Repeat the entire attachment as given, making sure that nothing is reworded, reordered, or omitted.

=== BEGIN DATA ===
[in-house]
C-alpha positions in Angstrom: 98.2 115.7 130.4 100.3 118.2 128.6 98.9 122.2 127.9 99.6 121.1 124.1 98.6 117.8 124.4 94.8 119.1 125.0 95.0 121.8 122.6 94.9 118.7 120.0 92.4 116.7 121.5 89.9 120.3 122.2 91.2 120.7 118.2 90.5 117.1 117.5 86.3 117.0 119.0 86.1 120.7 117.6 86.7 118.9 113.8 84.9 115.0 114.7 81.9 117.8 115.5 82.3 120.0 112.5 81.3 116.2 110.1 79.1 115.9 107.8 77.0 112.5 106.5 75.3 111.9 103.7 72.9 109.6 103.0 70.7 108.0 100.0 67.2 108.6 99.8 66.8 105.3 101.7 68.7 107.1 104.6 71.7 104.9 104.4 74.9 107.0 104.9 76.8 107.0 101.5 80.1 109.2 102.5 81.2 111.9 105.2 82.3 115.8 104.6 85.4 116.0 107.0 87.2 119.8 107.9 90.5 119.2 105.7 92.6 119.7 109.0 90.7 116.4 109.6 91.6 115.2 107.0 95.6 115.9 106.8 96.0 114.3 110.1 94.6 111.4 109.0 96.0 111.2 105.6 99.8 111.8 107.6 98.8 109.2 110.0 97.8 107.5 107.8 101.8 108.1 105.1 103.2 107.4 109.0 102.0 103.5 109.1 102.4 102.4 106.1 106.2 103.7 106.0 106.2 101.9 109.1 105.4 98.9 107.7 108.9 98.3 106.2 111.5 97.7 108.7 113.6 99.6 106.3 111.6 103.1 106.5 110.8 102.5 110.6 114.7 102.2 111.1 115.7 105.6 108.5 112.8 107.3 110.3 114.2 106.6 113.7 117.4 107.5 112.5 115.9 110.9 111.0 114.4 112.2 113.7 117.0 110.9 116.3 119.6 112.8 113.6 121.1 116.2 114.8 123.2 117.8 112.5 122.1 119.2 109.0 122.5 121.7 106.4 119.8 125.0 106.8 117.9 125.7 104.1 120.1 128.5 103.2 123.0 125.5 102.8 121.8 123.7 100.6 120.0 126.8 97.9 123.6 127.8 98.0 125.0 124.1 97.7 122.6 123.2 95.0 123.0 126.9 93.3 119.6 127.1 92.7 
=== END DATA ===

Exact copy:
[in-house]
C-alpha positions in Angstrom: 98.2 115.7 130.4 100.3 118.2 128.6 98.9 122.2 127.9 99.6 121.1 124.1 98.6 117.8 124.4 94.8 119.1 125.0 95.0 121.8 122.6 94.9 118.7 120.0 92.4 116.7 121.5 89.9 120.3 122.2 91.2 120.7 118.2 90.5 117.1 117.5 86.3 117.0 119.0 86.1 120.7 117.6 86.7 118.9 113.8 84.9 115.0 114.7 81.9 117.8 115.5 82.3 120.0 112.5 81.3 116.2 110.1 79.1 115.9 107.8 77.0 112.5 106.5 75.3 111.9 103.7 72.9 109.6 103.0 70.7 108.0 100.0 67.2 108.6 99.8 66.8 105.3 101.7 68.7 107.1 104.6 71.7 104.9 104.4 74.9 107.0 104.9 76.8 107.0 101.5 80.1 109.2 102.5 81.2 111.9 105.2 82.3 115.8 104.6 85.4 116.0 107.0 87.2 119.8 107.9 90.5 119.2 105.7 92.6 119.7 109.0 90.7 116.4 109.6 91.6 115.2 107.0 95.6 115.9 106.8 96.0 114.3 110.1 94.6 111.4 109.0 96.0 111.2 105.6 99.8 111.8 107.6 98.8 109.2 110.0 97.8 107.5 107.8 101.8 108.1 105.1 103.2 107.4 109.0 102.0 103.5 109.1 102.4 102.4 106.1 106.2 103.7 106.0 106.2 101.9 109.1 105.4 98.9 107.7 108.9 98.3 106.2 111.5 97.7 108.7 113.6 99.6 106.3 111.6 103.1 106.5 110.8 102.5 110.6 114.7 102.2 111.1 115.7 105.6 108.5 112.8 107.3 110.3 114.2 106.6 113.7 117.4 107.5 112.5 115.9 110.9 111.0 114.4 112.2 113.7 117.0 110.9 116.3 119.6 112.8 113.6 121.1 116.2 114.8 123.2 117.8 112.5 122.1 119.2 109.0 122.5 121.7 106.4 119.8 125.0 106.8 117.9 125.7 104.1 120.1 128.5 103.2 123.0 125.5 102.8 121.8 123.7 100.6 120.0 126.8 97.9 123.6 127.8 98.0 125.0 124.1 97.7 122.6 123.2 95.0 123.0 126.9 93.3 119.6 127.1 92.7 